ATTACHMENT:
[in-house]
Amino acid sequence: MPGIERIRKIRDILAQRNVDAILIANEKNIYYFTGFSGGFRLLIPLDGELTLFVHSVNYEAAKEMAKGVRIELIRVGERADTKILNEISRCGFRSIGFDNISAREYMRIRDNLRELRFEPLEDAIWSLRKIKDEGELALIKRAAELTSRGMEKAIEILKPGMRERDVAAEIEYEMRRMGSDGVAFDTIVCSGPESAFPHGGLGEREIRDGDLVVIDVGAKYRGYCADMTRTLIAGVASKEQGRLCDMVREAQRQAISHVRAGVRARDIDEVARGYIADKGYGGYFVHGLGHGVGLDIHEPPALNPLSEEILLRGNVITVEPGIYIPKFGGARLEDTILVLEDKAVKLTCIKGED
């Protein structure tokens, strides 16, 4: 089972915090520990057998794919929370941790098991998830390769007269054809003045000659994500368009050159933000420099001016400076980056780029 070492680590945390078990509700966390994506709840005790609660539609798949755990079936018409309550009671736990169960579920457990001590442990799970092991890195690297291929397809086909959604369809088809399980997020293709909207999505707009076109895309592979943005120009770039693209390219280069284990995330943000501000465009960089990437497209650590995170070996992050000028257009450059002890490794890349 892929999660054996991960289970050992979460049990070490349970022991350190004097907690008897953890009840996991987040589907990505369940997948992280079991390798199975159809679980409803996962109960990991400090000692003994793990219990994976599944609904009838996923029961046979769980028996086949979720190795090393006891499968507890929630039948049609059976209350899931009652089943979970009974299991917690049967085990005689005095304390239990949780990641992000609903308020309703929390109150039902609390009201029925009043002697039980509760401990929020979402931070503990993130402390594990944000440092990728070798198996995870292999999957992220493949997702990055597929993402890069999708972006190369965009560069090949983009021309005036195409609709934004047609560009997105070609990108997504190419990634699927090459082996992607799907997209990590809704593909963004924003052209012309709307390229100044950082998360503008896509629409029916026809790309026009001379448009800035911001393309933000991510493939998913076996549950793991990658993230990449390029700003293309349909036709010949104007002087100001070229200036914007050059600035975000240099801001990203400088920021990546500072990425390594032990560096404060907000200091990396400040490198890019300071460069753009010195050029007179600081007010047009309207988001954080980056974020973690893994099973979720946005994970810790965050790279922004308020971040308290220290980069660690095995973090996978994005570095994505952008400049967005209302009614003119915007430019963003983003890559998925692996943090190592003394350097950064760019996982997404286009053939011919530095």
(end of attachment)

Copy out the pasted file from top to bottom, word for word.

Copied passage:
[in-house]
Amino acid sequence: MPGIERIRKIRDILAQRNVDAILIANEKNIYYFTGFSGGFRLLIPLDGELTLFVHSVNYEAAKEMAKGVRIELIRVGERADTKILNEISRCGFRSIGFDNISAREYMRIRDNLRELRFEPLEDAIWSLRKIKDEGELALIKRAAELTSRGMEKAIEILKPGMRERDVAAEIEYEMRRMGSDGVAFDTIVCSGPESAFPHGGLGEREIRDGDLVVIDVGAKYRGYCADMTRTLIAGVASKEQGRLCDMVREAQRQAISHVRAGVRARDIDEVARGYIADKGYGGYFVHGLGHGVGLDIHEPPALNPLSEEILLRGNVITVEPGIYIPKFGGARLEDTILVLEDKAVKLTCIKGED
């Protein structure tokens, strides 16, 4: 089972915090520990057998794919929370941790098991998830390769007269054809003045000659994500368009050159933000420099001016400076980056780029 070492680590945390078990509700966390994506709840005790609660539609798949755990079936018409309550009671736990169960579920457990001590442990799970092991890195690297291929397809086909959604369809088809399980997020293709909207999505707009076109895309592979943005120009770039693209390219280069284990995330943000501000465009960089990437497209650590995170070996992050000028257009450059002890490794890349 892929999660054996991960289970050992979460049990070490349970022991350190004097907690008897953890009840996991987040589907990505369940997948992280079991390798199975159809679980409803996962109960990991400090000692003994793990219990994976599944609904009838996923029961046979769980028996086949979720190795090393006891499968507890929630039948049609059976209350899931009652089943979970009974299991917690049967085990005689005095304390239990949780990641992000609903308020309703929390109150039902609390009201029925009043002697039980509760401990929020979402931070503990993130402390594990944000440092990728070798198996995870292999999957992220493949997702990055597929993402890069999708972006190369965009560069090949983009021309005036195409609709934004047609560009997105070609990108997504190419990634699927090459082996992607799907997209990590809704593909963004924003052209012309709307390229100044950082998360503008896509629409029916026809790309026009001379448009800035911001393309933000991510493939998913076996549950793991990658993230990449390029700003293309349909036709010949104007002087100001070229200036914007050059600035975000240099801001990203400088920021990546500072990425390594032990560096404060907000200091990396400040490198890019300071460069753009010195050029007179600081007010047009309207988001954080980056974020973690893994099973979720946005994970810790965050790279922004308020971040308290220290980069660690095995973090996978994005570095994505952008400049967005209302009614003119915007430019963003983003890559998925692996943090190592003394350097950064760019996982997404286009053939011919530095």